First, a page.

Yes, that's fair. That's fair. I mean we're not -- I'm not saying that we're going to, like, keep loading incrementally the paint budget, but we need to get a new run rate where we're spending $1 million a year because that's just what it's going to take, okay? So -- and the other point I would make is that our customers care about -- the main thing they care about is the people they interact with. That's how they experience service. They could care less what our property taxes are. Unfortunately, in the apartment business, we have gross leases so we don't get to pass that through, so -- but they're very unsympathetic about how our property taxes are. And frankly, on repairs and maintenance, they take for granted that we're going to take care of their community. And so going back to personnel, we're not doing anything generous. We're just restoring the opportunities that these -- that are our long-suffering associates missed last year so that they feel that they're being treated right, and we'll go out and treat our customers right. And that will have the biggest impact on how our customers perceive service of Post Properties.

Alexander David Goldfarb - Sandler O'Neill + Partners, L.P., Research Division

And Dave, no question. I mean, obviously, you need happy people so that you have happy residents, so -- but your comments typically help us understand how we should think about expenses going forward.

Operator

And next we'll go to Nick Joseph with Citi.

Nicholas Joseph - Citigroup Inc, Research Division

It was reported recently that you marketed an asset in Houston. In what other markets are you targeting the dispositions for in 2014? Could you see yourself exiting New York?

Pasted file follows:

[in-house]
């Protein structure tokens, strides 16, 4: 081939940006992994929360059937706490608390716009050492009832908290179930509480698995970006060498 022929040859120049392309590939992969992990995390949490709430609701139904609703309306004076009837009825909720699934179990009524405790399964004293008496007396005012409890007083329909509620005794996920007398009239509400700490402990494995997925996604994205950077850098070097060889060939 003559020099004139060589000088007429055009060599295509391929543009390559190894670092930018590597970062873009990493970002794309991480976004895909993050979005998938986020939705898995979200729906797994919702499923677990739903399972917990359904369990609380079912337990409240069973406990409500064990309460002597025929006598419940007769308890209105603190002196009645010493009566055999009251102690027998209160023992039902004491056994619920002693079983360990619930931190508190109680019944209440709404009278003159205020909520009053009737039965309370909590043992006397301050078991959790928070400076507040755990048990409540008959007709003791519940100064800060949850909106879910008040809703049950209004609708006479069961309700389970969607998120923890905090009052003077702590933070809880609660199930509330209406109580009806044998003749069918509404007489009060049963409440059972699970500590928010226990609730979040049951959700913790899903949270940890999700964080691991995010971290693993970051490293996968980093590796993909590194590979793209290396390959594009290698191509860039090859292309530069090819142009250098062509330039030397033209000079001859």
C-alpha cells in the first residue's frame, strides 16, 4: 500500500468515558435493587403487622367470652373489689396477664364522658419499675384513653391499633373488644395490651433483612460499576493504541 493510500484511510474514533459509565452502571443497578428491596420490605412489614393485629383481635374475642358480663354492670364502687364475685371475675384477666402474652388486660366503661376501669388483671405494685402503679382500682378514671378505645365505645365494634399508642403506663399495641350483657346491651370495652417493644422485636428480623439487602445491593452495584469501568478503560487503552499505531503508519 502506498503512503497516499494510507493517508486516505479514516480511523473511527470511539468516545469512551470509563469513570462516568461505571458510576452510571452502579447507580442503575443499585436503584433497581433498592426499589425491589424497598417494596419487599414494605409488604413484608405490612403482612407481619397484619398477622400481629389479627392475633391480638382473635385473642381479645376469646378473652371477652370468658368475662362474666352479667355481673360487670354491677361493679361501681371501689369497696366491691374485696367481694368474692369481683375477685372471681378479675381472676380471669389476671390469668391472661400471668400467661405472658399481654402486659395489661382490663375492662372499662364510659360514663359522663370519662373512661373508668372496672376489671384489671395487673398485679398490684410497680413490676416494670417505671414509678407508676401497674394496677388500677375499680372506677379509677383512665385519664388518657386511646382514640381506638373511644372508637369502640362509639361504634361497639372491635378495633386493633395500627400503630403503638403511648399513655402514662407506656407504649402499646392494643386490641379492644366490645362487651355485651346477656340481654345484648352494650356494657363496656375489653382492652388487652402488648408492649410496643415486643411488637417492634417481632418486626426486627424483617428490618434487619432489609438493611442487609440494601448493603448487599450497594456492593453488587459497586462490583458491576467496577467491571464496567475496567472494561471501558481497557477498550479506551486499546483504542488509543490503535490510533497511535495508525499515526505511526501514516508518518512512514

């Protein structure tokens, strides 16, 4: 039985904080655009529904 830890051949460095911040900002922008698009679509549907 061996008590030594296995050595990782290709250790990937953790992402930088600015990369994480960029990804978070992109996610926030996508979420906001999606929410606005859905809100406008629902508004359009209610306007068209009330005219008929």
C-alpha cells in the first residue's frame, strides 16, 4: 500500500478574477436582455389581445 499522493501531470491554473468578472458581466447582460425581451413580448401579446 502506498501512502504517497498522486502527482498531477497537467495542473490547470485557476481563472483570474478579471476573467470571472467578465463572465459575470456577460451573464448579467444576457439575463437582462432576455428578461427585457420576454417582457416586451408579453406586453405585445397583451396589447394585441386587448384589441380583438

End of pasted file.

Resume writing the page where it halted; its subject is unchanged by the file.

David P. Stockert

We're looking at a number of things. I'd prefer not to talk about them specifically until we get there, for a number of reasons, but we're certainly looking at that.

Nicholas Joseph - Citigroup Inc, Research Division

All right. And then for the development starts targeted for the second half of '14, can you talk about the markets that you're looking to start there and kind of what additional yields are -- conflict to right now?

David P. Stockert

Yes. If you look at the developments thing, Page 14, we're working on the deals -- a couple of deals in Atlanta: Millennium, Centennial Park. Those are going to take a little while longer. South Lamar is pretty much ready. It's in Austin. So we're waiting. And Galleria is the most likely first start that's in Houston, in the Galleria submarket. And then we've got the Wade, the second phase at Wade that we've designed as a garden-style -- trying keep the cost per unit down, but we're still in lease-up on the first phase. And we've got to see something happening in Raleigh to give us confidence. So what we're trying to do is move all these projects along, get them ready to the point where they can be started and then evaluate whether or not it's going to make sense to do it, or to wait. I think we'll build all of them at some point, but we're trying to figure out when are deliveries coming in, when should we put these units into the market. And as it relates to yield, I think we're -- there's no more 7s and we're looking for 6s.

Michael Bilerman - Citigroup Inc, Research Division

Dave, it's Michael Bilerman. Can you just provide a little bit more details sort of on the asset sales? And what I'm looking for is -- so the $200 million to $250 million, what is the basis in those assets?

David P. Stockert

You mean like tax basis, or...

Michael Bilerman - Citigroup Inc, Research Division

Yes. Just as long as we think about -- I know your -- one of the things was special dividends, right? And so -- that these have. I'm just trying to put together, as we think about these sales, what's the likely use, and understanding if it's pegged at a $100 million basis or a $200 million basis, obviously affects some of that.

David P. Stockert

Yes, I mean I'm not trying to be cagey about it. So the issue is going to be whether we can employ some strategies to mitigate that. The basis is -- the basis, these things are going to have gains that are 40%, something like that, but maybe more. But I don't want you to conclude that that necessarily translates directly into a special dividend because there are some things we can do, we hope, in terms of...